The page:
The Red Army of the Soviet Union stormed into Afghanistan over four decades ago but failed to root itself in the country as it faced a strong and nationwide resistance by the Afghans.
On 6 Jadi, 1358 of the Solar Hijri calendar ( December 24, 1979), nearly 100,000 troops of the Red Army invaded Afghanistan.
Afghans believe the Soviet invasion had bad consequences for the country and that Afghanistan is still damaged by its results.
Afghans call the day of the Soviet invasion a “dark day."
Mullah Abdul Qayoum is a resident of Helmand who lost his leg while fighting against the Red Army.
“We defeated the Russian Army. When the civil war began, I stayed home and rejoined the battle when Mullah Mohammed Omar (founder of the Taliban) established a movement,” he said.
Some Afghans still have horrible memories of the Soviet Union's invasion of Afghanistan.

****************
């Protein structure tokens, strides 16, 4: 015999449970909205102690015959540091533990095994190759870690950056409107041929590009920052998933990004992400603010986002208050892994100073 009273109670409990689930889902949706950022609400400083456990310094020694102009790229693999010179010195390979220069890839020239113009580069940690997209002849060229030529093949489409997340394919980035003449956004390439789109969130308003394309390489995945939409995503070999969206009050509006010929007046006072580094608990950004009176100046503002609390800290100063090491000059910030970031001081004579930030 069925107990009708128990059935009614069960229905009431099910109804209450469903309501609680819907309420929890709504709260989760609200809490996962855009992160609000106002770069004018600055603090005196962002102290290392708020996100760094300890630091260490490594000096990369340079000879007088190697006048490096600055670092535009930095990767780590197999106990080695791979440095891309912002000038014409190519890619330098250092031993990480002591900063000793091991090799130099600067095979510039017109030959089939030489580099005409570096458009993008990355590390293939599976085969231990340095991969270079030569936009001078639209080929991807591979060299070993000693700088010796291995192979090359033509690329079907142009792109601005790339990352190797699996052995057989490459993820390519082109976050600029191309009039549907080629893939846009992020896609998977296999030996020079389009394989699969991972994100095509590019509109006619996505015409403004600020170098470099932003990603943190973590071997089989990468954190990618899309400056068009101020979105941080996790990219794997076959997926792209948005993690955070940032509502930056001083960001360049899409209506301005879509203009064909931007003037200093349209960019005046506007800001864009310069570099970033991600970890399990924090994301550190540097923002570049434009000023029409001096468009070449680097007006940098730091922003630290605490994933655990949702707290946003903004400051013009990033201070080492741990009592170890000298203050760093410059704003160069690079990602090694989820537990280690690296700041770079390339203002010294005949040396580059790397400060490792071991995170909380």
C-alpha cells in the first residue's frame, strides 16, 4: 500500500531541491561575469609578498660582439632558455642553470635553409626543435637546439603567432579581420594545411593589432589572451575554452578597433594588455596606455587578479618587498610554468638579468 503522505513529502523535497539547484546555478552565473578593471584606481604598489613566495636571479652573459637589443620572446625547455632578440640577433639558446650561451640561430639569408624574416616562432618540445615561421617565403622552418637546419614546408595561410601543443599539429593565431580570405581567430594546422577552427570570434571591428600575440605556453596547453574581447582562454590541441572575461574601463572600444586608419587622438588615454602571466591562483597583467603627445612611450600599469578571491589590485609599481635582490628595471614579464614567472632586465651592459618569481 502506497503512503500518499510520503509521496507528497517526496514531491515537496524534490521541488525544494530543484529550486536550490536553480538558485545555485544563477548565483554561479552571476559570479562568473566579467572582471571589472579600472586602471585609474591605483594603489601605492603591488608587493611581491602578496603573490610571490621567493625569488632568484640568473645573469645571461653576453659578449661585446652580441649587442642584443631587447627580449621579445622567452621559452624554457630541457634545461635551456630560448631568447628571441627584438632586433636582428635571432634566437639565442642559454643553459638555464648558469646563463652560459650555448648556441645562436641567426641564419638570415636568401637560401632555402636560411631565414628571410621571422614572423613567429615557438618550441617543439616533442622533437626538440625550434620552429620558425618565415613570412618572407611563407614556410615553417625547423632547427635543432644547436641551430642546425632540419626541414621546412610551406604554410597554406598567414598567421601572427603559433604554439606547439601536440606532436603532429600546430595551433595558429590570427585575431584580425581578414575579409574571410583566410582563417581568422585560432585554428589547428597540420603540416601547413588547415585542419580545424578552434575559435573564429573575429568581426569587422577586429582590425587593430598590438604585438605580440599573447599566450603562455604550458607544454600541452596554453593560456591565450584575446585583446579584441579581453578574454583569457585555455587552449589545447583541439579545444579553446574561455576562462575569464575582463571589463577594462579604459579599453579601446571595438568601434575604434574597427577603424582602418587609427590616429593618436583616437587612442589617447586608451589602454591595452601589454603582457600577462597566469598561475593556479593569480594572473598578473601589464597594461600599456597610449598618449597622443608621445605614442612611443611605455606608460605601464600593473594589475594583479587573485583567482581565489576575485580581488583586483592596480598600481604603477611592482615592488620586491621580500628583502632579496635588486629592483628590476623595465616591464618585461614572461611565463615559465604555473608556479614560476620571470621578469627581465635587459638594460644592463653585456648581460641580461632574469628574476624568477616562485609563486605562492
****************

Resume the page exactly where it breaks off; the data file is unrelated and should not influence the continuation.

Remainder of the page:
“The Afghan education sector was severely damaged with the invasion of the Soviet Union. When I went to the prison, a lot of the prisoners were teachers and students of universities and instructors,” said Tajor Kakar, a former adviser to the Education Ministry.
The Islamic Emirate criticized the Soviet Union’s aggression toward Afghanistan that triggered four-decades of fighting in the country.
“The policy of the Islamic Emirate is to have good engagement in political and economic relations with all countries in the world,” said Bilal Karimi, deputy spokesman for the Islamic Emirate.